May 08, 2005

Abuse-Who's Fault is it?

Several of my classmates and I were standing in line for graduation ceremonies and discussing the boy that was suspended for ten days for disobeying his teacher. He did not hang up on his mother in Iraq when told to..and he was talking to her during a time that was against the rules to do so. There were many different opinions. I can understand the vast number of opinions on this and see how each can be argued effectively from different viewpoints.

However, one person said that the kid should be shown no mercy for talking back and getting emotional with the teachers at all. This pushed me to point out how every person and every person's circumstances is different and that the boy may not have seen his mother for six months or talked to her for a month and had every reason to be emotional about having to hang up on her. (So many people are so quick to judge without giving it any thought at all!!) Then, he started saying things about kids needing to have control...because he did when he was growing up because his Dad made him walk a fine line. So I asked him about the kids that didn't have Dads and had crackhead moms or were abused by their parents, etc.

His reply left me momentarily speechless. (Now remember....this is a fellow NURSING graduate that is supposed to help these types of people!!) He said, "If they are being abused at home, then they should tell their teachers or authority figures. If they don't, then it is their own damn fault. It's just like the damn women that stay with a man that beats the shit out of her. She deserves it if she stays and puts up with it."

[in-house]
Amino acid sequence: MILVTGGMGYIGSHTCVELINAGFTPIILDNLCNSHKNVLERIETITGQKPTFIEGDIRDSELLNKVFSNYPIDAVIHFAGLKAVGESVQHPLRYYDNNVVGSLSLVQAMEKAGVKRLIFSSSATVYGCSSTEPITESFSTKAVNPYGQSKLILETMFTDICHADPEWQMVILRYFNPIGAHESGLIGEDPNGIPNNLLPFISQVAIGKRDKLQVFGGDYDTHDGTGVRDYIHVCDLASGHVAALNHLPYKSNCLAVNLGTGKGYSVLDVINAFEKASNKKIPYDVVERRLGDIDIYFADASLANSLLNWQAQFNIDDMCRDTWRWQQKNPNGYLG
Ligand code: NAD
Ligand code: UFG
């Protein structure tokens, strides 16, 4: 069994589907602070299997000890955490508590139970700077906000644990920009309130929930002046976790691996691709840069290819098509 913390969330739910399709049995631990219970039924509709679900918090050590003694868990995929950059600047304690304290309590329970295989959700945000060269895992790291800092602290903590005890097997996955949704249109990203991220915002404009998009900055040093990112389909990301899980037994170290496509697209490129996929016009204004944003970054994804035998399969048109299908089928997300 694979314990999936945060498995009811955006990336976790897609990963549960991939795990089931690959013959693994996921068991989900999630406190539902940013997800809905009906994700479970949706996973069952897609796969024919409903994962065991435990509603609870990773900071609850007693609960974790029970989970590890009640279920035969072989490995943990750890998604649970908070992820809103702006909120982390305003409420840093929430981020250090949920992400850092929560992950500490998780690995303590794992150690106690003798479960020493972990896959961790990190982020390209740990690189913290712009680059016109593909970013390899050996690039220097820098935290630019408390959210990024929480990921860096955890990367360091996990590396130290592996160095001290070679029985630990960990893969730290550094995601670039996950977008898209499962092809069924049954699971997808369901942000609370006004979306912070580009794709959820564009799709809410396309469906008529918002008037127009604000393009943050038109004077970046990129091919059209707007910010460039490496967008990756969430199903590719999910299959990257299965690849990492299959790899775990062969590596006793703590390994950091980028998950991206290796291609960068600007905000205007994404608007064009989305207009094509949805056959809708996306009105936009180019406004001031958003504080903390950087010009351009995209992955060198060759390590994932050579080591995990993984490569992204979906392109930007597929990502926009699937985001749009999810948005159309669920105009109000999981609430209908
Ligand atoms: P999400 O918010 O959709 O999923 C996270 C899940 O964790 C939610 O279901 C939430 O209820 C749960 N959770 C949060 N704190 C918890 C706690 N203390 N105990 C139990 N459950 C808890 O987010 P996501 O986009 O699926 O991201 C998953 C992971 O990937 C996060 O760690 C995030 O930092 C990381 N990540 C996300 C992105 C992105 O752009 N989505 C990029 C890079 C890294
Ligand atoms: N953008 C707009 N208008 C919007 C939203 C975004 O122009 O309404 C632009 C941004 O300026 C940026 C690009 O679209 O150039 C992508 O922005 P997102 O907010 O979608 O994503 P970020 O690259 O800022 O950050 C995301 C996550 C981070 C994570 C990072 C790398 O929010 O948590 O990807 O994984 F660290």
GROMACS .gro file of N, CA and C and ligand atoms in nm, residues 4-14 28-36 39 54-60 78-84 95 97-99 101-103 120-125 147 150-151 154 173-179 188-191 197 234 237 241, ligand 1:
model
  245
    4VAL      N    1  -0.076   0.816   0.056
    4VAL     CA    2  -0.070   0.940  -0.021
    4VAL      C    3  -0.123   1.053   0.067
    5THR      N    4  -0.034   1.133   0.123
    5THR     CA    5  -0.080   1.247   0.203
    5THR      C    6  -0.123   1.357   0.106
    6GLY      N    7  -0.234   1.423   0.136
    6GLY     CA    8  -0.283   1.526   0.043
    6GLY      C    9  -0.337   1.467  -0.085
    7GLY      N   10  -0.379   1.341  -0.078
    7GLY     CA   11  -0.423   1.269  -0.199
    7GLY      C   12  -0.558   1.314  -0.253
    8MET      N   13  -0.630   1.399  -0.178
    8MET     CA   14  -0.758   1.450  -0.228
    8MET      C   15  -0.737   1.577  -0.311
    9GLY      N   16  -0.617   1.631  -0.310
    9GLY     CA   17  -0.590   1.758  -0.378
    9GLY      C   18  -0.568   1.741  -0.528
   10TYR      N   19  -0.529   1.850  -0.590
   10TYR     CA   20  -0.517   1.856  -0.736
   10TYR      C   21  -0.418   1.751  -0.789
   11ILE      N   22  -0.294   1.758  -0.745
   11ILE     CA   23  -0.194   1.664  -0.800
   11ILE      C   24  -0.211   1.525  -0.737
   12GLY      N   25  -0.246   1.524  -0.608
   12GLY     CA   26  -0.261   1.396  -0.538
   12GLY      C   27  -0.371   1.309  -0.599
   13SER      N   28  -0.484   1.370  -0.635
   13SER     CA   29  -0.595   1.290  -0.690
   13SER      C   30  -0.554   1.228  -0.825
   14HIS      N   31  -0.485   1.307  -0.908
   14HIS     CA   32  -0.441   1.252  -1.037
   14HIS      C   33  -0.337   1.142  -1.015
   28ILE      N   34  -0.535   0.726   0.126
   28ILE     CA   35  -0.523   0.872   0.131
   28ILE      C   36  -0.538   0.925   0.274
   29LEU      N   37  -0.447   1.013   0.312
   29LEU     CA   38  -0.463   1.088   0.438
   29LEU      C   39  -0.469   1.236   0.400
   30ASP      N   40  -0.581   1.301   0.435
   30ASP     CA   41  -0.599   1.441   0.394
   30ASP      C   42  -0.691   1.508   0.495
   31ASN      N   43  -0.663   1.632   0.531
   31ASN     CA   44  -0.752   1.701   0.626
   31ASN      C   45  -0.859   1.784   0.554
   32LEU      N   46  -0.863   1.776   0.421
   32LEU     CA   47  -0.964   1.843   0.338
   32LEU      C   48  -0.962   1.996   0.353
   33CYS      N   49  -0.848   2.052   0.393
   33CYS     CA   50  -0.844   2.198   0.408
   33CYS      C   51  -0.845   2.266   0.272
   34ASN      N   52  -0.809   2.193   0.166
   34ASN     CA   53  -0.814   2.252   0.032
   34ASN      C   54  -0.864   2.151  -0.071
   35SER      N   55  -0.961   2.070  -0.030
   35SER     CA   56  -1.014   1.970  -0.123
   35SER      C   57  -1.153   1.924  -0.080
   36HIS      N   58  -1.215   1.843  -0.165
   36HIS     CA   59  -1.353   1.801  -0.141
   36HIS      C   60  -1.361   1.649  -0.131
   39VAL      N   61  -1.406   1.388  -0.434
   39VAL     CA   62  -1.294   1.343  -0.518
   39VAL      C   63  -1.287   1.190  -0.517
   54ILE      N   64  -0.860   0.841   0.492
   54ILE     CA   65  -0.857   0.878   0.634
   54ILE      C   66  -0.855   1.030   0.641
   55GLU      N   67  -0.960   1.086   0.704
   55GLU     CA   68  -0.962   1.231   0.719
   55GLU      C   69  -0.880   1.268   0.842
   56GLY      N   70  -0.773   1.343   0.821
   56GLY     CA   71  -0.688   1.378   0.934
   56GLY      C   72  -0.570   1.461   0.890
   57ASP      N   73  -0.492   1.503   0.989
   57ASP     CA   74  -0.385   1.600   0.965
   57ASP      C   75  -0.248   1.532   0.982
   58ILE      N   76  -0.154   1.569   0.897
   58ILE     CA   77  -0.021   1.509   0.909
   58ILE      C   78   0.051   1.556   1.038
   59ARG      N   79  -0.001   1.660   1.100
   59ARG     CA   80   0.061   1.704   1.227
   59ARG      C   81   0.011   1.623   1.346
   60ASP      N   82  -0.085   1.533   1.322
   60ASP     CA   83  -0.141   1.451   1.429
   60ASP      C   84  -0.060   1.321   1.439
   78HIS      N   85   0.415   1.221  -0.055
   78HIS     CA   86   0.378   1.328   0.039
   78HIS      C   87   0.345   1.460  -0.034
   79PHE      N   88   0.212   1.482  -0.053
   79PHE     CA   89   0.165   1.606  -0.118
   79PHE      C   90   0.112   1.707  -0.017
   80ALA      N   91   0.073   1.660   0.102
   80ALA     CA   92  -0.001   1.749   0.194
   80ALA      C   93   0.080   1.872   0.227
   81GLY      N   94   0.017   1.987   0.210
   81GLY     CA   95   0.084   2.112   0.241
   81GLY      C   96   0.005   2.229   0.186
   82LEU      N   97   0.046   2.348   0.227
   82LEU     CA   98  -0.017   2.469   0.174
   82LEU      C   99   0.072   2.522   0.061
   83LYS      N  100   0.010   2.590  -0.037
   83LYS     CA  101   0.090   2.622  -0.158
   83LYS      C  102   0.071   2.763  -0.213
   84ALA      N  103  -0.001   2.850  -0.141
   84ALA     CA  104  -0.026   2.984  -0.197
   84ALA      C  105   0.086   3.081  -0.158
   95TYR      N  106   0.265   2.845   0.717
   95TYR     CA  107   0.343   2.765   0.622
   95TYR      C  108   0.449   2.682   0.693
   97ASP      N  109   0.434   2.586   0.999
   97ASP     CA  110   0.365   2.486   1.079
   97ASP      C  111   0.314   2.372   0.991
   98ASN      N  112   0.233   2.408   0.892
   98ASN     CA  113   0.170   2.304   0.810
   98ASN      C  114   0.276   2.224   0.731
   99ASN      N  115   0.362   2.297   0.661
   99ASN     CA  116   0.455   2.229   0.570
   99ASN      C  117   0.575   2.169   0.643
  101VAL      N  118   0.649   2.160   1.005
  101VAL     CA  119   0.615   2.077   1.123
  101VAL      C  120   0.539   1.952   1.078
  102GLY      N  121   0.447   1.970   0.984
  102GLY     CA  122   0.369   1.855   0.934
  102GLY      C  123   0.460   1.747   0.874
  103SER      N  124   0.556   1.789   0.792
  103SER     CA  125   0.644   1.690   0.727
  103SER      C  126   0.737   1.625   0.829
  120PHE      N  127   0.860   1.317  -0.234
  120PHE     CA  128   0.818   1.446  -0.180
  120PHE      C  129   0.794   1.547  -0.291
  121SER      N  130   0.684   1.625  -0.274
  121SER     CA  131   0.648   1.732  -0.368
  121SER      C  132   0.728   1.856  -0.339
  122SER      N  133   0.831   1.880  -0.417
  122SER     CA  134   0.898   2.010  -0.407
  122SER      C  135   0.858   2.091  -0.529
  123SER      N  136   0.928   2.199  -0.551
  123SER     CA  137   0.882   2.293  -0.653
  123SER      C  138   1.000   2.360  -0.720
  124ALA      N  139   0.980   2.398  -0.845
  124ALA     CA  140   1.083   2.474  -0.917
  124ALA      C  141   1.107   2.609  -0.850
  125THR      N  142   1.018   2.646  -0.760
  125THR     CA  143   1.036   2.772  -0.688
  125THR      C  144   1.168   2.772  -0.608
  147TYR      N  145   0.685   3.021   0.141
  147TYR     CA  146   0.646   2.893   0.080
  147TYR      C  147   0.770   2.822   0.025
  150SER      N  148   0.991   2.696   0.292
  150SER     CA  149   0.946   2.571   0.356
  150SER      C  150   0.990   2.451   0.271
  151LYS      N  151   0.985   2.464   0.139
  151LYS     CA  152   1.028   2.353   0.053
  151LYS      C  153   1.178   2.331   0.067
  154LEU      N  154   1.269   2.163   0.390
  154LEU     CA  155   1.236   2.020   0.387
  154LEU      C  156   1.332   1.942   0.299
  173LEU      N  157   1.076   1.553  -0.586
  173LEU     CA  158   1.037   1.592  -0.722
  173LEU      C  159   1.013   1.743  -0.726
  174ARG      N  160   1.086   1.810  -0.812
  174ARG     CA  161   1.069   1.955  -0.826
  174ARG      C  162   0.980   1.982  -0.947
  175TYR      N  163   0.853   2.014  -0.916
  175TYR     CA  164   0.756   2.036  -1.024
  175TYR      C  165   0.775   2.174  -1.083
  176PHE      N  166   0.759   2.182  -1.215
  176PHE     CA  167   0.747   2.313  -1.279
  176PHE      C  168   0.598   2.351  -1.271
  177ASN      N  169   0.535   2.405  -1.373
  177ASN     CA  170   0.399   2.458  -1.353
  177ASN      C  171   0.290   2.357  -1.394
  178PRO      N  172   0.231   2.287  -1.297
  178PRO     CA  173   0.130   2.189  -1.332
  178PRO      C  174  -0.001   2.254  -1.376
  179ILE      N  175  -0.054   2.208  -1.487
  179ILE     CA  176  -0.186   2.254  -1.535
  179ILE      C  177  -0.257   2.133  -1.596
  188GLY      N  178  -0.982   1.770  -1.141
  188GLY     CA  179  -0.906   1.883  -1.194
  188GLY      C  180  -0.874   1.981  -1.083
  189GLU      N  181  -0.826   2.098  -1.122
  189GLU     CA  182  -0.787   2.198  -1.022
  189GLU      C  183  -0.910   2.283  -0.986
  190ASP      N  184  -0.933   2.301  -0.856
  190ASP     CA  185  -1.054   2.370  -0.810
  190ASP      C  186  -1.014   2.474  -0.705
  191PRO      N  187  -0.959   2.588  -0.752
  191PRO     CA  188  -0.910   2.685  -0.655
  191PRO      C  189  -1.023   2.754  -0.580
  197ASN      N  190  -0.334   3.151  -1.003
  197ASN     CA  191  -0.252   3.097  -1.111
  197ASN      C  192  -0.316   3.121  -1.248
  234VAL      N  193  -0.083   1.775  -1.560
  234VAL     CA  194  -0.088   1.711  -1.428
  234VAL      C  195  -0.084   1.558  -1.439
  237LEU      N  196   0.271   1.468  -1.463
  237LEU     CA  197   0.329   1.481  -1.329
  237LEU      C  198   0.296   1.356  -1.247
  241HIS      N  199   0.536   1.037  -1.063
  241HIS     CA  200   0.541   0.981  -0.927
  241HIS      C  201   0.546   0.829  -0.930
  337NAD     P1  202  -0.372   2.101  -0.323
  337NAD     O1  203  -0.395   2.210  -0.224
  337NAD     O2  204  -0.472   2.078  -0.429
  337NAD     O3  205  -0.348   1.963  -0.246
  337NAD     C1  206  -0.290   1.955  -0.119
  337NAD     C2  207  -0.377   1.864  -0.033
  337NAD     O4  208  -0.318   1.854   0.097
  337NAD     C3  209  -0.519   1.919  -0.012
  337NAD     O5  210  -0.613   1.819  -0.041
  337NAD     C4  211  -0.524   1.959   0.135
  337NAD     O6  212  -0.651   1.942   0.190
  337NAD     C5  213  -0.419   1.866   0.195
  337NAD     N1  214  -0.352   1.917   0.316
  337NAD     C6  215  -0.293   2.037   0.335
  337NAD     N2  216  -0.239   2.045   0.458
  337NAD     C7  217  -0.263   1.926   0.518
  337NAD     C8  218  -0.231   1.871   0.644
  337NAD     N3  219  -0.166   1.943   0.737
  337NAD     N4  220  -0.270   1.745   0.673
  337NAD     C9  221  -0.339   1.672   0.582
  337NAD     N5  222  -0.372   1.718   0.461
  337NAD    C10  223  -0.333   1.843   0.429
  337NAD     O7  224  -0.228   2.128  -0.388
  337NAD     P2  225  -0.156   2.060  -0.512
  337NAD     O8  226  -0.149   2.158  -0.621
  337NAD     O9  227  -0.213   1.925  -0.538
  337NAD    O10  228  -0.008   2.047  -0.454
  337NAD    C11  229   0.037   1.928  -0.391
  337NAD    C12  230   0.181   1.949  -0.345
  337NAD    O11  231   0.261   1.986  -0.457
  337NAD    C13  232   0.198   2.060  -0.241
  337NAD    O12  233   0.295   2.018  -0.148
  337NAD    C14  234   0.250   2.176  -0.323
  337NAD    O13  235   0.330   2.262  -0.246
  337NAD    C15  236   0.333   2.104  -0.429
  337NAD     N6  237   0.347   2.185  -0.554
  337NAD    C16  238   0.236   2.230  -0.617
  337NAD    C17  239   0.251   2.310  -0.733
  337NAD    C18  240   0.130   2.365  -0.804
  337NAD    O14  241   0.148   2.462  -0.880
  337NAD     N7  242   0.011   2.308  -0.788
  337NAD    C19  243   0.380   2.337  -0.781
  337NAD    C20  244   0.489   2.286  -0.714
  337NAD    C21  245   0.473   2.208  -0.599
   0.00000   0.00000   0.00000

I became so angry that I saw stars and flashing lights. I remained calm and calmly asked him about what he had learned about the children protecting their abusers because it was all that they knew and that it was also their providers and the ones that kissed their boo boos and tucked them in at night. I asked him about the high statstics of murder of women that leave abusive husbands and about them being afraid and worried about what would happent to their children. He said, "That shouldn't matter! They should rather die than stay in that...and if they are dead, then they can't worry about it."

At this point, I became upset and more angry. I couldn't remain calm and not show emotion anymore. I just didn't work. I tried to tell him that he needed to try to look at things from a different perspective because he would not give good care to his patients or benefit them with an attitude like that. I asked him to educate himself some more on it. He informed me that he was educated plenty and that if I had persoanl issues with it, he didn't want to discuss it anymore. I told him that was fine, I didn't care to hear anymore of his uncaring comments either, but that I did want to say one more thing and plead with him to think about it and educate himself more on the subject so he could be a patient advocate when the situation arose because one out of every three women are abused.

An instructor told us that when we got into the field, we would find a hill that we would die on. I think that this will be mine. I am devastated that people have this attitude towards abuse, but am horrified that a fellow nursing graduate is so shallow.

Posted by Barbara at May 8, 2005 02:35 PM